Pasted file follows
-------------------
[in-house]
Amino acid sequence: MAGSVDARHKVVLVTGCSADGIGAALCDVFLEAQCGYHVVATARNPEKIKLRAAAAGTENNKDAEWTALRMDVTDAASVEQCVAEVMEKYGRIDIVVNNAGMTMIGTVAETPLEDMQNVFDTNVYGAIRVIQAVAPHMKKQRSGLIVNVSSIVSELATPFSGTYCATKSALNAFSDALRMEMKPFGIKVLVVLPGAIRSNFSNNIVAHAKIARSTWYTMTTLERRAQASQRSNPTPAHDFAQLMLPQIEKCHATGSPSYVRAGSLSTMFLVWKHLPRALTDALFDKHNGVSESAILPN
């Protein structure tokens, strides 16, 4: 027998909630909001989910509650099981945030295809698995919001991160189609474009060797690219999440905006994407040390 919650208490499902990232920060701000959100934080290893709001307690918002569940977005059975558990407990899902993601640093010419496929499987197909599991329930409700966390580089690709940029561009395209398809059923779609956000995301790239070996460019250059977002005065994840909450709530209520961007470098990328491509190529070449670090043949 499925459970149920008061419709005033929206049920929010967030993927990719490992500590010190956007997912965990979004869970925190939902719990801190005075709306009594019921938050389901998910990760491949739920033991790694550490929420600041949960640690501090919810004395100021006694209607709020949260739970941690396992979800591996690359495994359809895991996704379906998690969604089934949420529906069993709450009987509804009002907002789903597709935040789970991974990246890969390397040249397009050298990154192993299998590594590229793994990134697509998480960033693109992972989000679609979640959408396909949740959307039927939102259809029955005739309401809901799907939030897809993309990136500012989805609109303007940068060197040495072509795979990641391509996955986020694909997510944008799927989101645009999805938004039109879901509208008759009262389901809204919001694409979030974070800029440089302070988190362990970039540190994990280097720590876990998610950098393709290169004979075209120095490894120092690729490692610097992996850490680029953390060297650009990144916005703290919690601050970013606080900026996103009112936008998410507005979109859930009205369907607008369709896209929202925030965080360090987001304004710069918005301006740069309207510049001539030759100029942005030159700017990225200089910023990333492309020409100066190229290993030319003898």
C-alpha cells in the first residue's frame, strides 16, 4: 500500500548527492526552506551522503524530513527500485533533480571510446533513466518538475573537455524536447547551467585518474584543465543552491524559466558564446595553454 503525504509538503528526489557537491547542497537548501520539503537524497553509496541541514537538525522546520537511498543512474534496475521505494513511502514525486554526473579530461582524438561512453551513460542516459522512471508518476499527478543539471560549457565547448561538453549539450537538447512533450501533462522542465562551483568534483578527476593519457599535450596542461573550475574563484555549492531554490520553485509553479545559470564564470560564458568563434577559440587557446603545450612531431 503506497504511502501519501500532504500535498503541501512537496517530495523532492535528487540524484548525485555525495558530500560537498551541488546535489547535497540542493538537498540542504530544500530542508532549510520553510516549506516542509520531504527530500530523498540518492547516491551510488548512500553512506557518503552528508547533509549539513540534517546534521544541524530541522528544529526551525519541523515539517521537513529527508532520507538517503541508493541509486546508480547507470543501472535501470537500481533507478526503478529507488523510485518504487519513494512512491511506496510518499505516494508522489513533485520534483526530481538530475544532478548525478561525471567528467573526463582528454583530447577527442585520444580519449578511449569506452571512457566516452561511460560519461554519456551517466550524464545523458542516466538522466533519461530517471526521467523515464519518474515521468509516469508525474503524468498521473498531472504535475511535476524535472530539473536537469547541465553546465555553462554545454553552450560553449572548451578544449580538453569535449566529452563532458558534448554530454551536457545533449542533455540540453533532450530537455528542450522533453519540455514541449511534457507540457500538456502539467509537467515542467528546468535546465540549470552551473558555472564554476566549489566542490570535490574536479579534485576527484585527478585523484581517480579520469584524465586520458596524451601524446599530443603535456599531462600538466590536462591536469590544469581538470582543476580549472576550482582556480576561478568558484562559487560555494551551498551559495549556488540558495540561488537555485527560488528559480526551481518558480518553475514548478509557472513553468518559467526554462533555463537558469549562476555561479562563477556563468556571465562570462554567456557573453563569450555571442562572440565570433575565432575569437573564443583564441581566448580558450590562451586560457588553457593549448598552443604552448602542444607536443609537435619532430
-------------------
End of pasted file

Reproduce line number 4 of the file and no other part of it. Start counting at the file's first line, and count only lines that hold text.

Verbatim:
C-alpha cells in the first residue's frame, strides 16, 4: 500500500548527492526552506551522503524530513527500485533533480571510446533513466518538475573537455524536447547551467585518474584543465543552491524559466558564446595553454 503525504509538503528526489557537491547542497537548501520539503537524497553509496541541514537538525522546520537511498543512474534496475521505494513511502514525486554526473579530461582524438561512453551513460542516459522512471508518476499527478543539471560549457565547448561538453549539450537538447512533450501533462522542465562551483568534483578527476593519457599535450596542461573550475574563484555549492531554490520553485509553479545559470564564470560564458568563434577559440587557446603545450612531431 503506497504511502501519501500532504500535498503541501512537496517530495523532492535528487540524484548525485555525495558530500560537498551541488546535489547535497540542493538537498540542504530544500530542508532549510520553510516549506516542509520531504527530500530523498540518492547516491551510488548512500553512506557518503552528508547533509549539513540534517546534521544541524530541522528544529526551525519541523515539517521537513529527508532520507538517503541508493541509486546508480547507470543501472535501470537500481533507478526503478529507488523510485518504487519513494512512491511506496510518499505516494508522489513533485520534483526530481538530475544532478548525478561525471567528467573526463582528454583530447577527442585520444580519449578511449569506452571512457566516452561511460560519461554519456551517466550524464545523458542516466538522466533519461530517471526521467523515464519518474515521468509516469508525474503524468498521473498531472504535475511535476524535472530539473536537469547541465553546465555553462554545454553552450560553449572548451578544449580538453569535449566529452563532458558534448554530454551536457545533449542533455540540453533532450530537455528542450522533453519540455514541449511534457507540457500538456502539467509537467515542467528546468535546465540549470552551473558555472564554476566549489566542490570535490574536479579534485576527484585527478585523484581517480579520469584524465586520458596524451601524446599530443603535456599531462600538466590536462591536469590544469581538470582543476580549472576550482582556480576561478568558484562559487560555494551551498551559495549556488540558495540561488537555485527560488528559480526551481518558480518553475514548478509557472513553468518559467526554462533555463537558469549562476555561479562563477556563468556571465562570462554567456557573453563569450555571442562572440565570433575565432575569437573564443583564441581566448580558450590562451586560457588553457593549448598552443604552448602542444607536443609537435619532430